Ancient Monuments

History on the Ground

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Western bowl barrow of a pair, 310m SSE of Springwell Farm

A Scheduled Monument in Garton, East Riding of Yorkshire

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Latitude: 54.0089 / 54°0'32"N

Longitude: -0.4767 / 0°28'36"W

OS Eastings: 499927.469

OS Northings: 458059.663308

OS Grid: SE999580

Mapcode National: GBR TQ32.LN

Mapcode Global: WHGDB.NH6K

Entry Name: Western bowl barrow of a pair, 310m SSE of Springwell Farm

Scheduled Date: 26 January 1967

Last Amended: 20 December 1995

Source: Historic England

Source ID: 1013707

English Heritage Legacy ID: 26528

County: East Riding of Yorkshire

Civil Parish: Garton

Traditional County: Yorkshire

Lieutenancy Area (Ceremonial County): East Riding of Yorkshire

Church of England Parish: Great Driffield All Saints

Church of England Diocese: York


The monument includes a Bronze Age bowl barrow situated in a field 310m SSE of
Springwell Farm, on the southern edge of the earthwork remains of the medieval
village of Elmswell.
The barrow survives as a mound 8m in diameter and about 1.2m high and is
surrounded by a ditch 2m wide and 0.2m deep, which, although partly infilled
through the course of time, will also survive as a buried feature. Both
barrows of the pair were excavated by J R Mortimer in 1873. This barrow
contained a few sherds of pottery, what appeared to be powdered bone ash in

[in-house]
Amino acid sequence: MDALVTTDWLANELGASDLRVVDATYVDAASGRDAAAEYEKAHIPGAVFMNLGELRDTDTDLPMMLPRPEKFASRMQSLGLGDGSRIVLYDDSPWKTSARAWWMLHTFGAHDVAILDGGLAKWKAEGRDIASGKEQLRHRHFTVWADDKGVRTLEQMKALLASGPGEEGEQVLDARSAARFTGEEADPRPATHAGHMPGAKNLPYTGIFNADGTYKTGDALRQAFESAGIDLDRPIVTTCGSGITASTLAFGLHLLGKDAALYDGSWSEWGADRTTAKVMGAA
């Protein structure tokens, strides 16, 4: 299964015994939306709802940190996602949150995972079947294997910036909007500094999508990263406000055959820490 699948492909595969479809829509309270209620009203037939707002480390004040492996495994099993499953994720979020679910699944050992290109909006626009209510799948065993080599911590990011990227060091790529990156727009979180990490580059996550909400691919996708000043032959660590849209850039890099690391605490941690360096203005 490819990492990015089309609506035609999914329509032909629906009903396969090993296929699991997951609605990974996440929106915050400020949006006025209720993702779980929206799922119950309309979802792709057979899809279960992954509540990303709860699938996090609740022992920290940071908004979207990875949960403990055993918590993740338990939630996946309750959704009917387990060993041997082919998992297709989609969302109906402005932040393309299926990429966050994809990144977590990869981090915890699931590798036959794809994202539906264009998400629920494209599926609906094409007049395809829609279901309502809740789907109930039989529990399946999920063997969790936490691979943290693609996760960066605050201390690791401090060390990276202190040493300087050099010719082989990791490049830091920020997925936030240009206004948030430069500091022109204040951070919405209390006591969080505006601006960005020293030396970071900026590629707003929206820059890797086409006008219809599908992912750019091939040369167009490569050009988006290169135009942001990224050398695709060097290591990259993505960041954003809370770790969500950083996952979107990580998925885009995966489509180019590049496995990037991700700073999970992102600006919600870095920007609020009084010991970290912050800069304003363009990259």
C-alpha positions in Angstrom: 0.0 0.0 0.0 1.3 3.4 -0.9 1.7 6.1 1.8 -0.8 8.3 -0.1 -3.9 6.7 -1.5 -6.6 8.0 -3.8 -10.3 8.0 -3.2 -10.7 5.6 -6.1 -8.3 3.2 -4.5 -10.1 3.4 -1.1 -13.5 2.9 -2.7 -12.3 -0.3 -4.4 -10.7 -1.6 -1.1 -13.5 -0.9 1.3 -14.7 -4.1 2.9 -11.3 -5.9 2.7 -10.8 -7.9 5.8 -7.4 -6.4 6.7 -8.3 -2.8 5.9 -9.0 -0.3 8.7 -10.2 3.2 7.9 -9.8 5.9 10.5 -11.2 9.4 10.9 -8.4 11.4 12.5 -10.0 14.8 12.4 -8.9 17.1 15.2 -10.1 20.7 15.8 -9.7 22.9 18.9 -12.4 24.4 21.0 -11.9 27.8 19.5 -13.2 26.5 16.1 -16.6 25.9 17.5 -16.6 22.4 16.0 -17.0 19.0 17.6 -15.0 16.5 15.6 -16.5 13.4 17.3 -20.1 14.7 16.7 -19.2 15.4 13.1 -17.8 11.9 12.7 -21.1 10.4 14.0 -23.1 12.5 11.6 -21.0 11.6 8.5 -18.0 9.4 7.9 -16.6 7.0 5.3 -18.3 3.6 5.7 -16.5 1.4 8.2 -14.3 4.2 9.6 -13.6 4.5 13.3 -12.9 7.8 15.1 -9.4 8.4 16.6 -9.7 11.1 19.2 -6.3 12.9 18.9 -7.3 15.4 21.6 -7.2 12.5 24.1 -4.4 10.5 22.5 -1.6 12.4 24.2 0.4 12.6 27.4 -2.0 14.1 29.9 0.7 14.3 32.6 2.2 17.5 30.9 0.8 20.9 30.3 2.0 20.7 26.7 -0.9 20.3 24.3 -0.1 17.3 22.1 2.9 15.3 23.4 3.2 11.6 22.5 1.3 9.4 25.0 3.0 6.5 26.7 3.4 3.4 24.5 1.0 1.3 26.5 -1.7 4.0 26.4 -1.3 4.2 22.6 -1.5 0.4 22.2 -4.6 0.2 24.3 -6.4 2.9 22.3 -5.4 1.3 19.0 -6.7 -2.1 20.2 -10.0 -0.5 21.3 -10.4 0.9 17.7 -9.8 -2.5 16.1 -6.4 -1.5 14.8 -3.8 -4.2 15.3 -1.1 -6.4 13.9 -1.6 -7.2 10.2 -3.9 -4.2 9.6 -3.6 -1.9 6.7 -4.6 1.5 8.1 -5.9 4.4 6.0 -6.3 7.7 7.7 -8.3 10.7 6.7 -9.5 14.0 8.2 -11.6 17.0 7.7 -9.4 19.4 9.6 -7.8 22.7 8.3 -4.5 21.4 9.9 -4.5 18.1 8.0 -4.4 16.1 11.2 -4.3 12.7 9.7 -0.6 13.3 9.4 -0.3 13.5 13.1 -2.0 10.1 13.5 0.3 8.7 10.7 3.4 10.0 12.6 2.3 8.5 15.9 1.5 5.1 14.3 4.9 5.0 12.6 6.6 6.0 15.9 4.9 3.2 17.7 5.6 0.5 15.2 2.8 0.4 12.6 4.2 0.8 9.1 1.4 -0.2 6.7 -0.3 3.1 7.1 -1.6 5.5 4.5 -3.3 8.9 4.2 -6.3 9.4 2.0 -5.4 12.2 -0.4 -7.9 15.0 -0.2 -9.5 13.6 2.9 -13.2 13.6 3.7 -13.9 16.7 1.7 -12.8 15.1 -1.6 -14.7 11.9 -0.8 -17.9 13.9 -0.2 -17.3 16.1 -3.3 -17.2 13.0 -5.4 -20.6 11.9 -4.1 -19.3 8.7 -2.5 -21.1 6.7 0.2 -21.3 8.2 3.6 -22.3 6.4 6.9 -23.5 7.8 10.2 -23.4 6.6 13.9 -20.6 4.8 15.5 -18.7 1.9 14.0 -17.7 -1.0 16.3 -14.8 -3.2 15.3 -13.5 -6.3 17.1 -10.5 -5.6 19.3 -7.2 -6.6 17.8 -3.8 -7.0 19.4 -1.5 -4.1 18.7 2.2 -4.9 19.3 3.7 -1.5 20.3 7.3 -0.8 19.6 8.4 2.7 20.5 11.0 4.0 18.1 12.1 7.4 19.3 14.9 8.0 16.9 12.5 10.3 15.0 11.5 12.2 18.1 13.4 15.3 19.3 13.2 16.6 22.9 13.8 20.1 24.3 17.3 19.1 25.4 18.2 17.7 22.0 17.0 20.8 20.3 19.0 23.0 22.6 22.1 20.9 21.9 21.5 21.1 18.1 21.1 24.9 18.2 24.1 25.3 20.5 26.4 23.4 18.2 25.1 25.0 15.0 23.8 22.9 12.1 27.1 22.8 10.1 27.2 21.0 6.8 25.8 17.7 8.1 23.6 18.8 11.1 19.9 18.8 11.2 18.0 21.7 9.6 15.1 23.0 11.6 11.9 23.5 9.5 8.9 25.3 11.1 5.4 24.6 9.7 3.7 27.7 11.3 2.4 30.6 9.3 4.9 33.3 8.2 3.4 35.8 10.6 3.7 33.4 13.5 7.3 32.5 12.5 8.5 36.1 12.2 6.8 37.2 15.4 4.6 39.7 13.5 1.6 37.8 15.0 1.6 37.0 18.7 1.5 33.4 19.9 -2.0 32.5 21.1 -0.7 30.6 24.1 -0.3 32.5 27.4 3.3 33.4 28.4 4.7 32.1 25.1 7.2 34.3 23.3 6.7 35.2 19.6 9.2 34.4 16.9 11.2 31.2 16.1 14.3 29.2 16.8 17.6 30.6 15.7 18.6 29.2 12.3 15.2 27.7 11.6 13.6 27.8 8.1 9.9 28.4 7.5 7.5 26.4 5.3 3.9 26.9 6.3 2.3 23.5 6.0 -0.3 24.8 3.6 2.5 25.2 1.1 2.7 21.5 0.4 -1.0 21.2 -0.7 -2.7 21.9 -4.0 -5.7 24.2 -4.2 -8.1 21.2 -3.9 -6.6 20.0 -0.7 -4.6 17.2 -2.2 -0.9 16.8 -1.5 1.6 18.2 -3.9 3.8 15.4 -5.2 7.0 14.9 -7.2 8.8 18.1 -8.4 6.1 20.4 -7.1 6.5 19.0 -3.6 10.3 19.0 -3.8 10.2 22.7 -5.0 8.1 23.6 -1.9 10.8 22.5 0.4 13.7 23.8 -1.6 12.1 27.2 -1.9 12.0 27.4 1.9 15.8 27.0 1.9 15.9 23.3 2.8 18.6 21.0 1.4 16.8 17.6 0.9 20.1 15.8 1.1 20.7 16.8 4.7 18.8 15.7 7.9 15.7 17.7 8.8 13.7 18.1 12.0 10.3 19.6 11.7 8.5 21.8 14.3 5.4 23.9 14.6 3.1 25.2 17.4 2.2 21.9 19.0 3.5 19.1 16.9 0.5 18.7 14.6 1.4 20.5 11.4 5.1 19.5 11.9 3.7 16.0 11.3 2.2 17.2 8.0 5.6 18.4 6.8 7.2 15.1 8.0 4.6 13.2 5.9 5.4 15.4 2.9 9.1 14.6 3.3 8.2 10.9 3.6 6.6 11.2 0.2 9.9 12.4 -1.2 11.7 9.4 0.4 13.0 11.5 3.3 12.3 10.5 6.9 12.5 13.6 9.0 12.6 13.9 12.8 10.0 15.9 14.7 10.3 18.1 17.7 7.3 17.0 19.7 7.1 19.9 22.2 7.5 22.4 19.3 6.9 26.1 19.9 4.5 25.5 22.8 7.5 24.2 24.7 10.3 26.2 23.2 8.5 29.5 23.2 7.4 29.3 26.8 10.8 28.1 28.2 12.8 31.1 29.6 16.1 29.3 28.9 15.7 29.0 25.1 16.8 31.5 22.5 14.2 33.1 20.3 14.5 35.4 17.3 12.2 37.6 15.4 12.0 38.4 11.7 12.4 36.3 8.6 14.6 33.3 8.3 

the centre, pieces of animal bones, a small fragment of corroded iron and a
bronze coin of possible Roman date.

The site of the monument is shown on the attached map extract.
It includes a 2 metre boundary around the archaeological features,
considered to be essential for the monument's support and preservation.

Source: Historic England

Reasons for Scheduling

Bowl barrows, the most numerous form of round barrow, are funerary monuments
dating from the Late Neolithic period to the Late Bronze Age, with most
examples belonging to the period 2400-1500 BC. They were constructed as
earthen or rubble mounds, sometimes ditched, which covered single or multiple
burials. They occur either in isolation or grouped as cemeteries and often
acted as a focus for burials in later periods. Often superficially similar,
although differing widely in size, they exhibit regional variations in form
and a diversity of burial practices. There are over 10,000 surviving bowl
barrows recorded nationally (many more have already been destroyed), occurring
across most of lowland Britain. Often occupying prominent locations, they are
a major historic element in the modern landscape and their considerable
variation of form and longevity as a monument type provide important
information on the diversity of beliefs and social organisations amongst early
prehistoric communities. They are particularly representative of their period
and a substantial proportion of surviving examples are considered worthy of

The monument is one of a pair of bowl barrows surviving on the edge of the
deserted medieval village of Elmswell. Despite part excavation of this
monument, the barrow survives reasonably well. Excavation revealed that the
barrow was possibly reused during the Roman period, which is unusual. The
barrow will retain further archaeological information, including evidence for
its manner of construction, environmental information from the buried land
surface, and further burial remains.

Source: Historic England


Books and journals
Mortimer, J R , Forty Years Researches in British and Saxon Burial Mounds of East Yorkshire, (1905), 262-3
Bastow, M.E., AM107, (1985)
Bastow, M.E., AM107, (1989)
Craster, OE, AM7, (1966)
Humberside SMR, Sites and Monuments Records Sheet, (1994)
Walker, J., AM12, (1980)

Source: Historic England

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